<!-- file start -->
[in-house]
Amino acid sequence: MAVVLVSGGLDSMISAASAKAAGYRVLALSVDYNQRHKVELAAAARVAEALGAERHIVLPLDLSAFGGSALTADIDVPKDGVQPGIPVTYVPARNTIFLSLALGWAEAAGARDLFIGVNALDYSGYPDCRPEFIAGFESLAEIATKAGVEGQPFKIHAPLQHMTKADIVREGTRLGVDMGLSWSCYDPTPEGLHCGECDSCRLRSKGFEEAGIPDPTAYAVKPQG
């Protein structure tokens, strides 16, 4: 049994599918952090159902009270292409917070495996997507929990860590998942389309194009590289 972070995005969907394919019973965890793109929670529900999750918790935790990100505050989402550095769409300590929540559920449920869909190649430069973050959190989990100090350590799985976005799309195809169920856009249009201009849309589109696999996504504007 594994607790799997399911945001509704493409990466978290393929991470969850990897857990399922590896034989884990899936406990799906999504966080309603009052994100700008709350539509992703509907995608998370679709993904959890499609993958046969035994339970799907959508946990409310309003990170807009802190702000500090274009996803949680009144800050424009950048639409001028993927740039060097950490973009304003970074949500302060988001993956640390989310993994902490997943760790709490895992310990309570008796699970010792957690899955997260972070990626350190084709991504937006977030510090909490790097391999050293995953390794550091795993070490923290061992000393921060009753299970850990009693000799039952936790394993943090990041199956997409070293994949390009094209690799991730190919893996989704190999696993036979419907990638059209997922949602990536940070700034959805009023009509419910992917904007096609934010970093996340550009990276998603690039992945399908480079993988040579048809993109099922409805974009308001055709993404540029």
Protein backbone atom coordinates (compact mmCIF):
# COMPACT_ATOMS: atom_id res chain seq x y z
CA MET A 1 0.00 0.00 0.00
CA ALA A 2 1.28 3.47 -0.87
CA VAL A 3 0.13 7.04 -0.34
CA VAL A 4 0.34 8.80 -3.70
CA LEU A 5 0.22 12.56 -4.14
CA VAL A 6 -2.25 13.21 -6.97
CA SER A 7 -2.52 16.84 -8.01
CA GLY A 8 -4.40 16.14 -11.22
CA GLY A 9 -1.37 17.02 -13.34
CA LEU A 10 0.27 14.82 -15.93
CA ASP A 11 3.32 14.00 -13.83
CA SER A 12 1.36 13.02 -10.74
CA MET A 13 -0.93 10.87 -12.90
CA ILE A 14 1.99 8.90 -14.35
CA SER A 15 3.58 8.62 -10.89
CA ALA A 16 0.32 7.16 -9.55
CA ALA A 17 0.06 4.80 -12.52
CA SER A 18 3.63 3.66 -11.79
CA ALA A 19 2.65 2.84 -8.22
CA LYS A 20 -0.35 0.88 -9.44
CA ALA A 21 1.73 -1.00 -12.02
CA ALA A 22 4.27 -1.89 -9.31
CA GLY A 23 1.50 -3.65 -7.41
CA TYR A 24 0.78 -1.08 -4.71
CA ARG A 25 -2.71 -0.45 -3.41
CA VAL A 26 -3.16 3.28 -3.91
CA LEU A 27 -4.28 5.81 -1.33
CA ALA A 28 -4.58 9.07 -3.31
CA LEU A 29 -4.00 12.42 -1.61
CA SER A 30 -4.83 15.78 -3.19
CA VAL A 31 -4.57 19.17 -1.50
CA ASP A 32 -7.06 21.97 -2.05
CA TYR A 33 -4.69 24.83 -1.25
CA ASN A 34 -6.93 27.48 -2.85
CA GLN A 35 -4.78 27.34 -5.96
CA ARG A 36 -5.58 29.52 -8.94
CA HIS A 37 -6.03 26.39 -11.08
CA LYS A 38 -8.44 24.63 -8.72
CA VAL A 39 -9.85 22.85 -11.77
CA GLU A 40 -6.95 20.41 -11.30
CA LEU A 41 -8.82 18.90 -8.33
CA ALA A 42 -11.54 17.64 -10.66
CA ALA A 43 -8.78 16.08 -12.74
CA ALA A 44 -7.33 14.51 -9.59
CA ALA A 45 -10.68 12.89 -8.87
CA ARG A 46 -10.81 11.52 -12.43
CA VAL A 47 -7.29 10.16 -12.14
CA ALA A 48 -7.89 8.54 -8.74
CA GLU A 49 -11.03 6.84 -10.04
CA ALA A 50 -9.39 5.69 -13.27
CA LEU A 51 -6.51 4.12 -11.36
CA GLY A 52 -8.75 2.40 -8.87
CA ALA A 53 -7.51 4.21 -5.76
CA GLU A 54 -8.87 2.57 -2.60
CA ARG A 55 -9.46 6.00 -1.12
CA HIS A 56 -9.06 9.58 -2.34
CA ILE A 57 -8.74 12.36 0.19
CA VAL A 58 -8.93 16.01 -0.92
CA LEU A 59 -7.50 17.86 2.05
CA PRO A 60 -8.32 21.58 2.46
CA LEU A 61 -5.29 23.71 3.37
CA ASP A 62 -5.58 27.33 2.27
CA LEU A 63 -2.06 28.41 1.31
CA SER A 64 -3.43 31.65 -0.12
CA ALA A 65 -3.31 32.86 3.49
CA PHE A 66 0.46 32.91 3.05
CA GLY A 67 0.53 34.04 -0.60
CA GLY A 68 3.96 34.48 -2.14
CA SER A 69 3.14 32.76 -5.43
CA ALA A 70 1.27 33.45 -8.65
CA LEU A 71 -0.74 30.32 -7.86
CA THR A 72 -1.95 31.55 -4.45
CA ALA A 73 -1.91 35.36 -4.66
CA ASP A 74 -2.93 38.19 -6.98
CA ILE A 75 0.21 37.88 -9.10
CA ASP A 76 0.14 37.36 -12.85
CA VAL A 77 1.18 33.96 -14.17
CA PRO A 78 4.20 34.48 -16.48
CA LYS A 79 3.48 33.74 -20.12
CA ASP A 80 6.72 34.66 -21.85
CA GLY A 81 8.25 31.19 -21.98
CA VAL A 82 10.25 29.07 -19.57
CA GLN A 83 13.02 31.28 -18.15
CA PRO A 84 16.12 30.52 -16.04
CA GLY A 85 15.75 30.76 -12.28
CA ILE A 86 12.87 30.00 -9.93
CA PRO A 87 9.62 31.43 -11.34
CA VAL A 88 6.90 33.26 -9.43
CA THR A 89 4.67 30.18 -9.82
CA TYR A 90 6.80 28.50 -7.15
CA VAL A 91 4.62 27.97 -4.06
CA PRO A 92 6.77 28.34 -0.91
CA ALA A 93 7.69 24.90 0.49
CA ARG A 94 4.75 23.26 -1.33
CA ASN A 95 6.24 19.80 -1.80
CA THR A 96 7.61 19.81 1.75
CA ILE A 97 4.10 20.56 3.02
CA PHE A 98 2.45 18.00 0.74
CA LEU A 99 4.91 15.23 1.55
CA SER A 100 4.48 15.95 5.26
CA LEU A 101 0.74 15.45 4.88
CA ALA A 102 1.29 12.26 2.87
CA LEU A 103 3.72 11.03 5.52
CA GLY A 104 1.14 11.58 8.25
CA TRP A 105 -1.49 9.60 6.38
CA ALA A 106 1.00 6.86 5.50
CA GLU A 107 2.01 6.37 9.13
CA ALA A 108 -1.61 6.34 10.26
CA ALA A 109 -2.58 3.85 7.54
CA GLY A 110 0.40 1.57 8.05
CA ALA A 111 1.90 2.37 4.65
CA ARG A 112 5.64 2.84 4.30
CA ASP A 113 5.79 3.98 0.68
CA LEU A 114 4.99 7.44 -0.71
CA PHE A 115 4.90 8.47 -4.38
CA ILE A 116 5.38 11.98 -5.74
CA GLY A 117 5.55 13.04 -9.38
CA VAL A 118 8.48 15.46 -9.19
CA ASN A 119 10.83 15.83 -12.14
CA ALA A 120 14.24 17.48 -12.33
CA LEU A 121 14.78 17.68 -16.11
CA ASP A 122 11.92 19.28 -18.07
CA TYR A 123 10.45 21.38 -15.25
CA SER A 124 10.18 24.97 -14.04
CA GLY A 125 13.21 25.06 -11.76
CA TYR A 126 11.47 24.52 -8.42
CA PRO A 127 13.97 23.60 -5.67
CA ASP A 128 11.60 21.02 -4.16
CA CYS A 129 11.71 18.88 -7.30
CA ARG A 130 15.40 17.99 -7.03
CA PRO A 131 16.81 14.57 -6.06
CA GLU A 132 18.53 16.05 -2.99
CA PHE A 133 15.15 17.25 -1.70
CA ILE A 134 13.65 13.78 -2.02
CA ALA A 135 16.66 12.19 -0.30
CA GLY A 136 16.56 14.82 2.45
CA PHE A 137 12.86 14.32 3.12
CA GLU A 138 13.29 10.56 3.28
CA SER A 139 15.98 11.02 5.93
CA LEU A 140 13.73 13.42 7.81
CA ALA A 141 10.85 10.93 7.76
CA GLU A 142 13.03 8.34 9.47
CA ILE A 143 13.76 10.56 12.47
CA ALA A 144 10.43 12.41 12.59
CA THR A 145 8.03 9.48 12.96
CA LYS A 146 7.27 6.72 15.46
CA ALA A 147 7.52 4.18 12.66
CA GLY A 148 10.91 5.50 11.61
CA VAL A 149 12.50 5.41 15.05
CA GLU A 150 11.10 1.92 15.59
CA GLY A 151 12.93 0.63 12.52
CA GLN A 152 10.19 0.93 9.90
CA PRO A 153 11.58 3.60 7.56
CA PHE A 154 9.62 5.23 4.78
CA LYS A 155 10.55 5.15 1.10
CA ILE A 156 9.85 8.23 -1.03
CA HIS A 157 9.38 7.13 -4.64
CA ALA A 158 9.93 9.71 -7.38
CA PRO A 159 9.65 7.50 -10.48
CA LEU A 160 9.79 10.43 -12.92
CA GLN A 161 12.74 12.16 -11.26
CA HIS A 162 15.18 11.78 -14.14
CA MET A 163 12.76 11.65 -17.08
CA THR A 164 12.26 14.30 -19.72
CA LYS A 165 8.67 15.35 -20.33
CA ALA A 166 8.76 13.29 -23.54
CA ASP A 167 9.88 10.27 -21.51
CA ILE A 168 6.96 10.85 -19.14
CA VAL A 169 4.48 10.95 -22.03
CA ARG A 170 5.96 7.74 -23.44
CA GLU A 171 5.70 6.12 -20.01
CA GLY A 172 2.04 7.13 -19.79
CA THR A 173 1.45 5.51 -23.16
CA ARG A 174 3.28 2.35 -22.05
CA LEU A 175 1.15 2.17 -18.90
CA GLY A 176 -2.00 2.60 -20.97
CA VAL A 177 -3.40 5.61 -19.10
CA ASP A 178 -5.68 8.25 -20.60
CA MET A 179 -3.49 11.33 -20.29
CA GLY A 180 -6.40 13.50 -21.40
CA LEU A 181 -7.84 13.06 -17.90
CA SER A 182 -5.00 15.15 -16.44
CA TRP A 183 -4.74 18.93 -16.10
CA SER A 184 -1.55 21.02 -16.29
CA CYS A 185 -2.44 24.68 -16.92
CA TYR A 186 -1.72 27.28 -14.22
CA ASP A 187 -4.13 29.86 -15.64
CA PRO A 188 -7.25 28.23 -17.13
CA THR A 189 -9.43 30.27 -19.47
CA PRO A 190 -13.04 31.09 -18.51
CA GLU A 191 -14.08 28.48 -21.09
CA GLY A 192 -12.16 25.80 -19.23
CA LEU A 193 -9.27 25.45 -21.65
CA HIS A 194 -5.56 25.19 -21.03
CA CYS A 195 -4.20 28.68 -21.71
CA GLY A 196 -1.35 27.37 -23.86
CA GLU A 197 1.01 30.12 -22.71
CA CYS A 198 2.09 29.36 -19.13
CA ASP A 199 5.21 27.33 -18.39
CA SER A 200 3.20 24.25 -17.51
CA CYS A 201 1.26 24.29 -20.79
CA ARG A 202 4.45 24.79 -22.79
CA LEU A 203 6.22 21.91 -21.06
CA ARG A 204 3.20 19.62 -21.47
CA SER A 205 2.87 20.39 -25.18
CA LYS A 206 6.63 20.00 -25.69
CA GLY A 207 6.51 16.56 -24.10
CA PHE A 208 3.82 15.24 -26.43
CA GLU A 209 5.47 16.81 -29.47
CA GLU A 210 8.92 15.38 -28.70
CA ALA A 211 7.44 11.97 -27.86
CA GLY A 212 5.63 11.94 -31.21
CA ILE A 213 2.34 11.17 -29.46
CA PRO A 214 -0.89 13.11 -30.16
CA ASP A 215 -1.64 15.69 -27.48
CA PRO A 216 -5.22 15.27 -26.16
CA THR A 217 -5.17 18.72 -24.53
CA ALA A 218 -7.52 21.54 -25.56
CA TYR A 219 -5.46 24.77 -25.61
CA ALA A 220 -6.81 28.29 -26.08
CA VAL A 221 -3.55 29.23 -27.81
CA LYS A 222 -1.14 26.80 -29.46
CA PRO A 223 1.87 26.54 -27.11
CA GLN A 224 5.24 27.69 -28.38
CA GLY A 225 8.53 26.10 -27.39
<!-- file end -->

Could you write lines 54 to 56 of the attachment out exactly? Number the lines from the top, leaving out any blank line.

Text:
CA GLU A 49 -11.03 6.84 -10.04
CA ALA A 50 -9.39 5.69 -13.27
CA LEU A 51 -6.51 4.12 -11.36